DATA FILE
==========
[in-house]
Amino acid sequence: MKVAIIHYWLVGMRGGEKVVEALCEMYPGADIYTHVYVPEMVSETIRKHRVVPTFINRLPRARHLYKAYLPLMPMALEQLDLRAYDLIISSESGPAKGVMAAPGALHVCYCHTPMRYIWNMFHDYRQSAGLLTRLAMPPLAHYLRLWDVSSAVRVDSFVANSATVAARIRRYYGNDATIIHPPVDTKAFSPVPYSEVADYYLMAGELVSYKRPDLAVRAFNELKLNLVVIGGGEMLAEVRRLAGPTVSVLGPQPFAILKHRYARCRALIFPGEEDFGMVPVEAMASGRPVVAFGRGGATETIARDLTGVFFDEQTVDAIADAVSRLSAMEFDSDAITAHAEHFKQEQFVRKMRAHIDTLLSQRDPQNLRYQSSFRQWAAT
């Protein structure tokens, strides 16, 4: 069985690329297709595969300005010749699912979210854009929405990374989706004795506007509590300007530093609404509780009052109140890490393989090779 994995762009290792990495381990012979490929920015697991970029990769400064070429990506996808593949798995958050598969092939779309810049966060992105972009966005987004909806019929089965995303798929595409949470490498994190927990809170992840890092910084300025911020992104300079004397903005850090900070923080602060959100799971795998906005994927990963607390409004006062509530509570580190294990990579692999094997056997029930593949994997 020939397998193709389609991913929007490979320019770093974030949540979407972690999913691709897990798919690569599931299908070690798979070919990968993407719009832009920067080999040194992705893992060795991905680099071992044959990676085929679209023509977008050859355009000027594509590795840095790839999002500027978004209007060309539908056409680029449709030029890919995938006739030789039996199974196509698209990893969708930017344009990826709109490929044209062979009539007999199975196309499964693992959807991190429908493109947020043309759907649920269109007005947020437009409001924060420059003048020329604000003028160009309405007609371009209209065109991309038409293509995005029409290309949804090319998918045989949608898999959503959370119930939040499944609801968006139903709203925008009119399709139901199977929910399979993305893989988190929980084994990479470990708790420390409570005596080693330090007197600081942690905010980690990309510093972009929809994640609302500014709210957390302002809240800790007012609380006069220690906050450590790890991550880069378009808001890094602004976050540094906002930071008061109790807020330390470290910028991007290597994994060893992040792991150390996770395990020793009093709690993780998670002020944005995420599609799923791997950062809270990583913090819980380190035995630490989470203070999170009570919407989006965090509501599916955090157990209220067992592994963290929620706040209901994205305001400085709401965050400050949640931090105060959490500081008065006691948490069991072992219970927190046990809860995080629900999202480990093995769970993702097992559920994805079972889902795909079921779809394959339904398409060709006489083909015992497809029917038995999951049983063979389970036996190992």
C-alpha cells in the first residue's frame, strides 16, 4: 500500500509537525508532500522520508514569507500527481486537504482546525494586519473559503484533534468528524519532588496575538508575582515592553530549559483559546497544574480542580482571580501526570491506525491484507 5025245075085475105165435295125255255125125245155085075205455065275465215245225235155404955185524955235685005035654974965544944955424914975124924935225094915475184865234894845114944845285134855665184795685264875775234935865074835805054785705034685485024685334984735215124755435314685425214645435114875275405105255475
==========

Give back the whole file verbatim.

[in-house]
Amino acid sequence: MKVAIIHYWLVGMRGGEKVVEALCEMYPGADIYTHVYVPEMVSETIRKHRVVPTFINRLPRARHLYKAYLPLMPMALEQLDLRAYDLIISSESGPAKGVMAAPGALHVCYCHTPMRYIWNMFHDYRQSAGLLTRLAMPPLAHYLRLWDVSSAVRVDSFVANSATVAARIRRYYGNDATIIHPPVDTKAFSPVPYSEVADYYLMAGELVSYKRPDLAVRAFNELKLNLVVIGGGEMLAEVRRLAGPTVSVLGPQPFAILKHRYARCRALIFPGEEDFGMVPVEAMASGRPVVAFGRGGATETIARDLTGVFFDEQTVDAIADAVSRLSAMEFDSDAITAHAEHFKQEQFVRKMRAHIDTLLSQRDPQNLRYQSSFRQWAAT
């Protein structure tokens, strides 16, 4: 069985690329297709595969300005010749699912979210854009929405990374989706004795506007509590300007530093609404509780009052109140890490393989090779 994995762009290792990495381990012979490929920015697991970029990769400064070429990506996808593949798995958050598969092939779309810049966060992105972009966005987004909806019929089965995303798929595409949470490498994190927990809170992840890092910084300025911020992104300079004397903005850090900070923080602060959100799971795998906005994927990963607390409004006062509530509570580190294990990579692999094997056997029930593949994997 020939397998193709389609991913929007490979320019770093974030949540979407972690999913691709897990798919690569599931299908070690798979070919990968993407719009832009920067080999040194992705893992060795991905680099071992044959990676085929679209023509977008050859355009000027594509590795840095790839999002500027978004209007060309539908056409680029449709030029890919995938006739030789039996199974196509698209990893969708930017344009990826709109490929044209062979009539007999199975196309499964693992959807991190429908493109947020043309759907649920269109007005947020437009409001924060420059003048020329604000003028160009309405007609371009209209065109991309038409293509995005029409290309949804090319998918045989949608898999959503959370119930939040499944609801968006139903709203925008009119399709139901199977929910399979993305893989988190929980084994990479470990708790420390409570005596080693330090007197600081942690905010980690990309510093972009929809994640609302500014709210957390302002809240800790007012609380006069220690906050450590790890991550880069378009808001890094602004976050540094906002930071008061109790807020330390470290910028991007290597994994060893992040792991150390996770395990020793009093709690993780998670002020944005995420599609799923791997950062809270990583913090819980380190035995630490989470203070999170009570919407989006965090509501599916955090157990209220067992592994963290929620706040209901994205305001400085709401965050400050949640931090105060959490500081008065006691948490069991072992219970927190046990809860995080629900999202480990093995769970993702097992559920994805079972889902795909079921779809394959339904398409060709006489083909015992497809029917038995999951049983063979389970036996190992």
C-alpha cells in the first residue's frame, strides 16, 4: 500500500509537525508532500522520508514569507500527481486537504482546525494586519473559503484533534468528524519532588496575538508575582515592553530549559483559546497544574480542580482571580501526570491506525491484507 5025245075085475105165435295125255255125125245155085075205455065275465215245225235155404955185524955235685005035654974965544944955424914975124924935225094915475184865234894845114944845285134855665184795685264875775234935865074835805054785705034685485024685334984735215124755435314685425214645435114875275405105255475